OK432 (Picibanil) in the Treatment of Lymphatic Malformations
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|ClinicalTrials.gov Identifier: NCT03427619|
Recruitment Status : Completed
First Posted : February 9, 2018
Results First Posted : October 28, 2021
Last Update Posted : November 23, 2021
Standard of care for Lymphatic Malformations has been surgical excision. We have been using OK432/Picibanil (generously supplied by Chugai Pharmaceuticals in Japan) since 1992 with great success for macrocystic disease.
The objective of the study was to provide OK-432 immunotherapy to subjects with macrocystic or mixed (> 50% macrocystic) lymphatic malformations (LMs) and investigate the efficacy and safety of OK 432 as a treatment option in subjects with LMs.
|Condition or disease||Intervention/treatment||Phase|
|Lymphatic Malformations||Drug: OK432||Phase 2|
Lymphatic malformations are uncommon tumors that represent localized malformations in the development of the lymphatic system. They typically present in children under 2 years of age and in almost 50% of the cases, are diagnosed at birth. There is neither a racial nor a sexual tendency. The malformations can occur anywhere on the body, but typically they are in the head/neck area.
Morbidity can be significant. Besides the obvious cosmetic deformity caused by these tumors, there is risk of infection and airway compromise and even obstruction. However, effective therapeutic options are limited. Small lesions can be observed, although spontaneous resolution is unlikely. For larger lesions, surgery has been the traditional form of therapy. In the head and neck, in particular, lymphangiomas typically wrap themselves around major neurovascular structures, making total excision removal difficult, if not impossible, and thus the likelihood of recurrence is quite high. Because of these surgical limitations, alternate therapies have been considered; including cryotherapy, diathermy, and chemical sclerotherapy.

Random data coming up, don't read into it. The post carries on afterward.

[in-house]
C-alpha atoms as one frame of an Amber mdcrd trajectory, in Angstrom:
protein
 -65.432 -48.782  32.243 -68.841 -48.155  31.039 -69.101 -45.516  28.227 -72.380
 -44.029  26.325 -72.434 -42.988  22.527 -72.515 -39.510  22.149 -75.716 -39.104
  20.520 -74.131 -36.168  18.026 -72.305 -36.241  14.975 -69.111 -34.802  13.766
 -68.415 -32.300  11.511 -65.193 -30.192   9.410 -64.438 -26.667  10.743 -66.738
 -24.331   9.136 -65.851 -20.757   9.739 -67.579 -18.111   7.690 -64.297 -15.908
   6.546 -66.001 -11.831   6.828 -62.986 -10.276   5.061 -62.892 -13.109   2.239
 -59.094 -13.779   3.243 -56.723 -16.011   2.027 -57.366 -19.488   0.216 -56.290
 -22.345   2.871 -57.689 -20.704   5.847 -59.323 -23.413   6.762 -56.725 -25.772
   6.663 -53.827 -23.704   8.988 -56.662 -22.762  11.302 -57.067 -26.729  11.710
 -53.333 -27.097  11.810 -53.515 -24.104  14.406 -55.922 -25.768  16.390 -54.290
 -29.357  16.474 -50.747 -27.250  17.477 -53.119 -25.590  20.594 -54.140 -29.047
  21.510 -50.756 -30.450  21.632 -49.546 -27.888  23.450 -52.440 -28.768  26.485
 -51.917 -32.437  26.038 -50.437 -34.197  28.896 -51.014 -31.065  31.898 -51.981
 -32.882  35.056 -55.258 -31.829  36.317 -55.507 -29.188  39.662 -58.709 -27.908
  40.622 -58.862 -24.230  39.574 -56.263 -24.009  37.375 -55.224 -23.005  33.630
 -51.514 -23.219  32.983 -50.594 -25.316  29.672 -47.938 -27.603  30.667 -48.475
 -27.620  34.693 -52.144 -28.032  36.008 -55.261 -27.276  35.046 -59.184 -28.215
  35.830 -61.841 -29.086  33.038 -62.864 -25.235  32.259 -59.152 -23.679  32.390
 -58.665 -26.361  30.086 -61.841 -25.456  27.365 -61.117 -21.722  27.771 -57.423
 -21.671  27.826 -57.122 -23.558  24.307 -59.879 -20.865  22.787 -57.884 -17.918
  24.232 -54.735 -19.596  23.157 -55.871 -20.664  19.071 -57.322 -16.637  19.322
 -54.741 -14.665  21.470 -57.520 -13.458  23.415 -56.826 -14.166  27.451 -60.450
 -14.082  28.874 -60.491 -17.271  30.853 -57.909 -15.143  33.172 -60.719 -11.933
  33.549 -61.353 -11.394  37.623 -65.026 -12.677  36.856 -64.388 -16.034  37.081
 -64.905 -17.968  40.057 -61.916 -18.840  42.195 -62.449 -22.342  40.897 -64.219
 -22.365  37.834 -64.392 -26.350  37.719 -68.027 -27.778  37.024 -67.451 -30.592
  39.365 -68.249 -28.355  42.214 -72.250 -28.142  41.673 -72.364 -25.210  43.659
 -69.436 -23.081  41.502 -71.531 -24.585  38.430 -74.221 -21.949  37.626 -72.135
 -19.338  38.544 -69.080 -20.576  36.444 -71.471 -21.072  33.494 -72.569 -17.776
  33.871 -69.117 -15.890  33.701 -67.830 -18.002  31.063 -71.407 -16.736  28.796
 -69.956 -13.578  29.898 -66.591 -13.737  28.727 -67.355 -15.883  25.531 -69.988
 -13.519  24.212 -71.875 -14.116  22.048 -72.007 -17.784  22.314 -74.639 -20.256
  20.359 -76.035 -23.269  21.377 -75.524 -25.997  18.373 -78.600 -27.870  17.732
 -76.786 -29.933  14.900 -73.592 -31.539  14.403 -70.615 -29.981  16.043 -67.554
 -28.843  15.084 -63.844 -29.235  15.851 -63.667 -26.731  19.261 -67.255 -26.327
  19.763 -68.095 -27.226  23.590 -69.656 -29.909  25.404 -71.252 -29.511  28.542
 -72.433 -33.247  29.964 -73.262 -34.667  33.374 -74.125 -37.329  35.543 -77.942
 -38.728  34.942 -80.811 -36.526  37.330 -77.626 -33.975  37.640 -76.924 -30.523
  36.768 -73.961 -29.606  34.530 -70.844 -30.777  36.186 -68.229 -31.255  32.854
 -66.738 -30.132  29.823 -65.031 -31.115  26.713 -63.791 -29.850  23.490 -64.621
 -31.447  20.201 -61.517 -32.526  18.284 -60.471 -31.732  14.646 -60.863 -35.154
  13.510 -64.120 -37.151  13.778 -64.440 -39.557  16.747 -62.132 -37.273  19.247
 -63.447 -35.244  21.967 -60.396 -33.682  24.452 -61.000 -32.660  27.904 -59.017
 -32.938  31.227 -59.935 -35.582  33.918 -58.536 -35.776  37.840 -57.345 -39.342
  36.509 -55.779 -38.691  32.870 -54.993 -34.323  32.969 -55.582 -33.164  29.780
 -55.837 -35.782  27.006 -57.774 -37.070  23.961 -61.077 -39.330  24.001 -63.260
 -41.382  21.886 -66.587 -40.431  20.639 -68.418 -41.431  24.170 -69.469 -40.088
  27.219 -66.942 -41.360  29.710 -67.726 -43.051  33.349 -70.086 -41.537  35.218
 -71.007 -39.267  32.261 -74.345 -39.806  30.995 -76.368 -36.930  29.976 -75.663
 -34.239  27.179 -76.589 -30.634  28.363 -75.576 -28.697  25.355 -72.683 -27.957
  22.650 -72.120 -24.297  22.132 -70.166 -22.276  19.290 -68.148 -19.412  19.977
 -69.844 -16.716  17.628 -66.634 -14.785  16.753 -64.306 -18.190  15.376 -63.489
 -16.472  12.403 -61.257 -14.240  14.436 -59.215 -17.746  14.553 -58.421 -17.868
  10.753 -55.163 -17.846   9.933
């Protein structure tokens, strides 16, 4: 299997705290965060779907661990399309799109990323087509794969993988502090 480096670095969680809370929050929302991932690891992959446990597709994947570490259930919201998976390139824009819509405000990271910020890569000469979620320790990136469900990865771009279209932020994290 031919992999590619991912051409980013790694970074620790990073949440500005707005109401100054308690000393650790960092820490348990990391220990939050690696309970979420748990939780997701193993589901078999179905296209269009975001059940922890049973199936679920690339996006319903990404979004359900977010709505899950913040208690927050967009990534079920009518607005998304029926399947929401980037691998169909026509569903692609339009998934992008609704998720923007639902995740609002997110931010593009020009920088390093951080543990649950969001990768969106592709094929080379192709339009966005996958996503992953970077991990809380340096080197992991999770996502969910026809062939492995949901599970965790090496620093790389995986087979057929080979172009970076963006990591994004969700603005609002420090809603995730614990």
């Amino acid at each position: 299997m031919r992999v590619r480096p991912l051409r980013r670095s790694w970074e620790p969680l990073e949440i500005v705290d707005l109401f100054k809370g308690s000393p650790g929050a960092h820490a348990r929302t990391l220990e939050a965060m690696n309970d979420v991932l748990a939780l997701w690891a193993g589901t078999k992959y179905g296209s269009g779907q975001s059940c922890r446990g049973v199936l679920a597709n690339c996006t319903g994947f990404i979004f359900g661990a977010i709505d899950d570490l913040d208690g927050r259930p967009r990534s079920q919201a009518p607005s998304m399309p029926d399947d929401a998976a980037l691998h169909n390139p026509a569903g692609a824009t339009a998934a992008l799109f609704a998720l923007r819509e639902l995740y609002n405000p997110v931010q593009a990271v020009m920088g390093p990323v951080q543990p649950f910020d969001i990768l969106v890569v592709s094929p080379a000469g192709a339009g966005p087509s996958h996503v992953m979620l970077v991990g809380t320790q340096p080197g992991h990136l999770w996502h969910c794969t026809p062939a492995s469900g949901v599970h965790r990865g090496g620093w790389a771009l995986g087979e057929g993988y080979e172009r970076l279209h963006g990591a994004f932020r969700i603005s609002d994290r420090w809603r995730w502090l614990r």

The investigators experience with using the drug for macrocystic disease(large cysts) since 1992 in the United States has been very promising compared to traditional surgery. Recurrence rate to date, has been very minimal as well. (<2%)
After the conclusion of the Phase 2 randomized study, all new subjects who presented with an LM and were eligible for treatment were treated under an open-label protocol for continued access to OK-432. This multicenter, open label study enrolled subjects between September 2005 and November 2017.
|Study Type :||Interventional (Clinical Trial)|
|Actual Enrollment :||275 participants|
|Intervention Model:||Single Group Assignment|
|Intervention Model Description:||All eligible participants receive the actual drug.|
|Masking:||None (Open Label)|
|Official Title:||A Phase 2, Multicenter, Open Label Study to Evaluate the Efficacy and Safety of OK-432 Immunotherapy in Individuals With Lymphatic Malformations|
|Actual Study Start Date :||October 5, 2005|
|Actual Primary Completion Date :||April 30, 2018|
|Actual Study Completion Date :||April 30, 2018|
Experimental: OK432 (Picibanil)
There is no control in this study. All participants will receive the actual drug -OK432. With each injection they may receive 0.01 to 0.05mg/mL 6-12 weeks apart up to 4 injections total.